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Do inorganic macromolecules exist?

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Hii!! I would like to know if all macromolecules are considered organic, since I've been trying to search for the inorganic ones but nothing came up. A few examples were given such as rubber, polypropylene and polyethylene, which are synthetic and do contain carbon. It has led me to believe the term "inorganic" is not being used as it is, and it's actually referring to the synthetic macromolecules. I would be really grateful if someone could explain this to me. Thank you and sorry for my English!!Hope you're having a great day!!

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How about amorphous structures of silica like in sands and quartz type crystals? Or any inorganic crystal structure? I guess you could class them as macro molecular structures.

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I'd say plastics and some waxes, but I'm not sure. Some waxes are produced by organisms, though.

I don't consider too tight categorical thinking very useful. Some theories of how life evolved involve rocks. But I'd love to know what the experts have to say.

I would say covalent bonds in the main chain is a must.

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Posted (edited)
1 hour ago, joigus said:

I'd say plastics and some waxes, but I'm not sure

These are all carbon containing and classed as organic.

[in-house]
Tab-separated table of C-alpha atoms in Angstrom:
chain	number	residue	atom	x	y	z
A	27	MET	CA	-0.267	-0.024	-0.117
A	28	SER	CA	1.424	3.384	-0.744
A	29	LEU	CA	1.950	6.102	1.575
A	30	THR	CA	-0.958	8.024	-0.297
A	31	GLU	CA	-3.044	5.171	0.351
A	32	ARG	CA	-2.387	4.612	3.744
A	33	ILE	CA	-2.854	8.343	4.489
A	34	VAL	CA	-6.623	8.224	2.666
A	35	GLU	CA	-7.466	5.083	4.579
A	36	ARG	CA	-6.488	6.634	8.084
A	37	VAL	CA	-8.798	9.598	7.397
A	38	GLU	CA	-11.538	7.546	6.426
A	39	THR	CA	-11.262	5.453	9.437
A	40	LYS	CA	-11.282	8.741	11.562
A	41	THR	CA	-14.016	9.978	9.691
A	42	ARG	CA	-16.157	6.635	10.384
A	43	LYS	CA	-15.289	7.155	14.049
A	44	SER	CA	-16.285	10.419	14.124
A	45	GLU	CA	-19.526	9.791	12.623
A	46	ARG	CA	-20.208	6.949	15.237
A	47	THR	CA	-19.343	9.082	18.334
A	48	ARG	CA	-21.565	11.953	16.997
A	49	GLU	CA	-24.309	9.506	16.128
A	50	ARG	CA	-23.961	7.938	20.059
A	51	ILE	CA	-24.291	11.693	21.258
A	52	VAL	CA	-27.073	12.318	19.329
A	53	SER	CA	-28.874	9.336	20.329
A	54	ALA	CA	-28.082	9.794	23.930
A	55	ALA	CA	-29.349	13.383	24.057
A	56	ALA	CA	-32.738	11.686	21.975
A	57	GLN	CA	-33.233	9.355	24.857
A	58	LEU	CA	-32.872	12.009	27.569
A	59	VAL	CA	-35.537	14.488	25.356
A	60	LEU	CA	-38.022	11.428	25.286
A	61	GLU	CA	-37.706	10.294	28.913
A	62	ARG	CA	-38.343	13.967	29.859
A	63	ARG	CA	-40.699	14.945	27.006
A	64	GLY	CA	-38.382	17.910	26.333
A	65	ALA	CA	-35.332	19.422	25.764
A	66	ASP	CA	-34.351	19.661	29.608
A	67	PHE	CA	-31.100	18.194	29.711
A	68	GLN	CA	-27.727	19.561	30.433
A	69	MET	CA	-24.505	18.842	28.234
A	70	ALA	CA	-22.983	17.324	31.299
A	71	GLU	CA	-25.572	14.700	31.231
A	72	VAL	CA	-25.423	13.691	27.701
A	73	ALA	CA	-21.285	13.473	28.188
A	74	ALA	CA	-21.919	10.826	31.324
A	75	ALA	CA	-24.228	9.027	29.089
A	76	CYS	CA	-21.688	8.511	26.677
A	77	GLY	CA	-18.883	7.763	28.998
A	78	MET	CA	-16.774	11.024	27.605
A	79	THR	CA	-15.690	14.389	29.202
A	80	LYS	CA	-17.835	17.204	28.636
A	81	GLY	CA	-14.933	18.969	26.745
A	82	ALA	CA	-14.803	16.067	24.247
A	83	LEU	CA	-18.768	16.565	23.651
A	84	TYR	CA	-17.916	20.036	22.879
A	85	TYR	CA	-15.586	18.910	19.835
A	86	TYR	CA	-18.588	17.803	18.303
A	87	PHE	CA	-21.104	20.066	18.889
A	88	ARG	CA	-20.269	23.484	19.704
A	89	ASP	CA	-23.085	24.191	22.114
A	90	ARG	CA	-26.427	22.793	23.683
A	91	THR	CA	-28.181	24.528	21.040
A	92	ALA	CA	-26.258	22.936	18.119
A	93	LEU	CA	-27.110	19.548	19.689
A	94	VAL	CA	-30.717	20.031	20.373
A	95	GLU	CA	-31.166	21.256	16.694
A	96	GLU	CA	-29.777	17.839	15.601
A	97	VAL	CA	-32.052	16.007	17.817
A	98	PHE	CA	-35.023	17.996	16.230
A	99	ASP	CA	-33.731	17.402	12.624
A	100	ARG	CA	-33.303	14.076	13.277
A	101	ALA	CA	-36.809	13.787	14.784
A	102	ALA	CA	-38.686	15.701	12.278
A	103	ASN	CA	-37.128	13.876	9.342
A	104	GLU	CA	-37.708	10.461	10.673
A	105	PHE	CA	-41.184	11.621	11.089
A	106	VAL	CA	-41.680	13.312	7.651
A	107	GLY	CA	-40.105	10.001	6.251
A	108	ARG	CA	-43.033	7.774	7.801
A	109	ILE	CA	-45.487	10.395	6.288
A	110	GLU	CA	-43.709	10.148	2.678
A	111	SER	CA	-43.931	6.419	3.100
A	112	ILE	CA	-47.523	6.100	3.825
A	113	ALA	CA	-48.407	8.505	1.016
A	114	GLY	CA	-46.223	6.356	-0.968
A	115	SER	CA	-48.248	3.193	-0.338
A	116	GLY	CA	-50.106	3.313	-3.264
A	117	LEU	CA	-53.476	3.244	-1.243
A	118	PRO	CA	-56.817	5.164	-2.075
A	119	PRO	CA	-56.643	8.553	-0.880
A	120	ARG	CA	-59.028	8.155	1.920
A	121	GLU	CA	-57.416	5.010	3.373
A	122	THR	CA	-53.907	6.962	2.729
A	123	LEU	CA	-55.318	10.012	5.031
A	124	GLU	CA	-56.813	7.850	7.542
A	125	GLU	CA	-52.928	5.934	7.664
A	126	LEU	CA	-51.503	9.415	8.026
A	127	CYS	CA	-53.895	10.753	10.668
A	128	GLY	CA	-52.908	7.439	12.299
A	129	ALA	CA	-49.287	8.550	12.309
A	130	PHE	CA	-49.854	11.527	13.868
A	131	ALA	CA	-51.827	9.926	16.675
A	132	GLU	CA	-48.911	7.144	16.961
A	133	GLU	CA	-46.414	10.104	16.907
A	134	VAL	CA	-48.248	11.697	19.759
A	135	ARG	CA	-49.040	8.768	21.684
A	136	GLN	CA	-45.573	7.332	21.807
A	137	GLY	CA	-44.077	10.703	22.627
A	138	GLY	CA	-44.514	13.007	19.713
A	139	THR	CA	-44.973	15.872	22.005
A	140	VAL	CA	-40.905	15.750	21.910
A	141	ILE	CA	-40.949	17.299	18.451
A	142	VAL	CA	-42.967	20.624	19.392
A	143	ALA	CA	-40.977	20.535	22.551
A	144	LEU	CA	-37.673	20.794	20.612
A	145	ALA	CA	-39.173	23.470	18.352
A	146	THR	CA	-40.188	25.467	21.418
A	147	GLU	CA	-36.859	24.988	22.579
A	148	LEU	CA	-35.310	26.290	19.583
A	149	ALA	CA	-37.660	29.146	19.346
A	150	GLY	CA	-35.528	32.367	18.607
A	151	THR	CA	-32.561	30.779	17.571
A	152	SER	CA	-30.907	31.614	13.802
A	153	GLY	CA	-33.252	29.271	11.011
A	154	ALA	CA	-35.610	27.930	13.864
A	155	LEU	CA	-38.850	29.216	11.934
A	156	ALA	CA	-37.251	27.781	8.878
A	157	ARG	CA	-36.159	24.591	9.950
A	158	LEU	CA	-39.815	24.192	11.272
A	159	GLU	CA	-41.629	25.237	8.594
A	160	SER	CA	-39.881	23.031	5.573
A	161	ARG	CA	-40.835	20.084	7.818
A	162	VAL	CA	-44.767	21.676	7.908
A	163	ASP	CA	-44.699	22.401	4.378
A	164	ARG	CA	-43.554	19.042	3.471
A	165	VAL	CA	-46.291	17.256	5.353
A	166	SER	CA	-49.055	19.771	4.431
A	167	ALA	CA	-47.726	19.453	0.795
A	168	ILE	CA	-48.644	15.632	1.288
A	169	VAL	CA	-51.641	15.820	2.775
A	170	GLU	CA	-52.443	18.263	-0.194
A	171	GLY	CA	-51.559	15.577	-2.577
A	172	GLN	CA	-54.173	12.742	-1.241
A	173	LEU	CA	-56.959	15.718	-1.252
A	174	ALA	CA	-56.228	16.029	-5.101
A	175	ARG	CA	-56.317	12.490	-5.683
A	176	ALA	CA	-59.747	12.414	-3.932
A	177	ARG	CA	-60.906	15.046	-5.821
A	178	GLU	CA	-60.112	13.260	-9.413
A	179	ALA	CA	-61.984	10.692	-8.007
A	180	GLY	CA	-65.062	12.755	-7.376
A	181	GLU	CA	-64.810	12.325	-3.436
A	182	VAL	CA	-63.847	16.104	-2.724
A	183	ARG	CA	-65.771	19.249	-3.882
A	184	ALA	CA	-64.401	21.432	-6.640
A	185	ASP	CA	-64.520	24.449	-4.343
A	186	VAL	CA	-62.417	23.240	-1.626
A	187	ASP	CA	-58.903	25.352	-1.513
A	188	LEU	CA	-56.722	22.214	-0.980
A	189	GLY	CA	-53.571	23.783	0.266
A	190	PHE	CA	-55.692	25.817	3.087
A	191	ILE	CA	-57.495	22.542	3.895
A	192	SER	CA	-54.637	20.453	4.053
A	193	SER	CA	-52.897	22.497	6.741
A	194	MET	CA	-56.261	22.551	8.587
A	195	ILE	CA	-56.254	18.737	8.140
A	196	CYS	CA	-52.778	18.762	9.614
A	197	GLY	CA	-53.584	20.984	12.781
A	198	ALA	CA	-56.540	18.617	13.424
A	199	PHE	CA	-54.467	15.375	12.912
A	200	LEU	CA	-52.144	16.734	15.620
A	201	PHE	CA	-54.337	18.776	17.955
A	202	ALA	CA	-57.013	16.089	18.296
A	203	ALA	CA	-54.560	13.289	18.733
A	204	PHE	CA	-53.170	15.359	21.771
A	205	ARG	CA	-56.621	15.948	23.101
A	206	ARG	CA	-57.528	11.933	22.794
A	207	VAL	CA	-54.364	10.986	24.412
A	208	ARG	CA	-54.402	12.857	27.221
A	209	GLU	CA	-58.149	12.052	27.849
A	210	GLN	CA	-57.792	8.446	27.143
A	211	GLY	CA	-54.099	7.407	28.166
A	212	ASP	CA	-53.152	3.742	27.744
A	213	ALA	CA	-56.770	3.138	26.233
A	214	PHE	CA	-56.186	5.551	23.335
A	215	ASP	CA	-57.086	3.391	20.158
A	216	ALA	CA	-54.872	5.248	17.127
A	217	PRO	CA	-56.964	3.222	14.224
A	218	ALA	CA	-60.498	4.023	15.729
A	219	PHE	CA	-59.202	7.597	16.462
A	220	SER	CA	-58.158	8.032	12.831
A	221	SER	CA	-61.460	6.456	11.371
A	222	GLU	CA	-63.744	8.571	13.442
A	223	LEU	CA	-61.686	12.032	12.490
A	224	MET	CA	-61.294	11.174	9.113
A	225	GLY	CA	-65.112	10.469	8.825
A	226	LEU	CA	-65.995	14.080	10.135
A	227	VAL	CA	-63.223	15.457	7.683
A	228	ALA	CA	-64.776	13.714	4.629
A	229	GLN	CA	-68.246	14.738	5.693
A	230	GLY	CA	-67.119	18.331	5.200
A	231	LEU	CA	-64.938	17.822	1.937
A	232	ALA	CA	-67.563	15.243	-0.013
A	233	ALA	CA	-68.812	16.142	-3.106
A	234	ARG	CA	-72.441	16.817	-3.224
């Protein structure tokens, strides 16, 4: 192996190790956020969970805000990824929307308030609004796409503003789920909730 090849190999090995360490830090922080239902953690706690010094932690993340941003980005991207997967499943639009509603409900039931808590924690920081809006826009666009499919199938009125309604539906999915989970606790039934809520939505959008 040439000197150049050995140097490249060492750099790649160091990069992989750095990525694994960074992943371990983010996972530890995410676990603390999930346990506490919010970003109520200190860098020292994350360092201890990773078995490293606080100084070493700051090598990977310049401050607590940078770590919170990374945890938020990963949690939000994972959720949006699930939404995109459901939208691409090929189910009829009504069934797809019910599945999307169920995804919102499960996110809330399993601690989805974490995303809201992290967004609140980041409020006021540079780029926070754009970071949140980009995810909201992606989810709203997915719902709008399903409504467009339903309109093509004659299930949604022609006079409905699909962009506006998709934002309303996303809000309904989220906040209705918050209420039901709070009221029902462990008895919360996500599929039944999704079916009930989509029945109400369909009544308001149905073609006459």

Amorphous silicates are macro molecular and inorganic.   This covers aerogels, silica nano particles,  quartz like structures and the like.  You can get polymers where the backbones are made from silicon too.

Edited by DrP

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10 hours ago, DrP said:

These are all carbon containing and classed as organic.

Amorphous silicates are macro molecular and inorganic.   This covers aerogels, silica nano particles,  quartz like structures and the like.  You can get polymers where the backbones are made from silicon too.

I see. Thank you +1. My memory was blurry. Germanium wouldn't work for polymer backbones, would it?

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1 hour ago, joigus said:

Thank you +1. My memory was blurry. Germanium wouldn't work for polymer backbones, would it?

Thank you.   Not sure with Germanium.. quick Google Search mentions some Co polymers containing it... I'd have to read them more closely. I will check them out when I get the time.  Interesting stuff.

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Will this do?

zeolite.thumb.jpg.151f6596fe0f1acb5061852164488780.jpg

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6 hours ago, studiot said:

Will this do?

 

Boy, that's beautiful!

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Metal organic frameworks are very popular at the moment. https://en.m.wikipedia.org/wiki/Metal–organic_framework
 

They contain organic components as well obviously, but the area sits much more squarely with inorganic chemistry. 
 

I suspect that the examples given by the OP were used to distinguish synthetic and naturally occurring macromolecules, though it is a bit confusing as rubber can  also be naturally occurring. 

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21 minutes ago, DrP said:

I read an article about those in a magazine a couple of years ago. Fascinating

Definitely.

I'm mainly intrigued by their application to air purification in space. Huge game changer from needing to use amines, which both add complexity and leave the air smelling of ammonia.

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Interesting question of definition; does a diamond count as organic, or inorganic?

Some definitions include CH bonds...
Anyway, I think quartz is probably the commonest inorganic macromolecule.

Molybdenum blue is one of the oddest

https://pubs.acs.org/doi/pdf/10.1021/ja512758j

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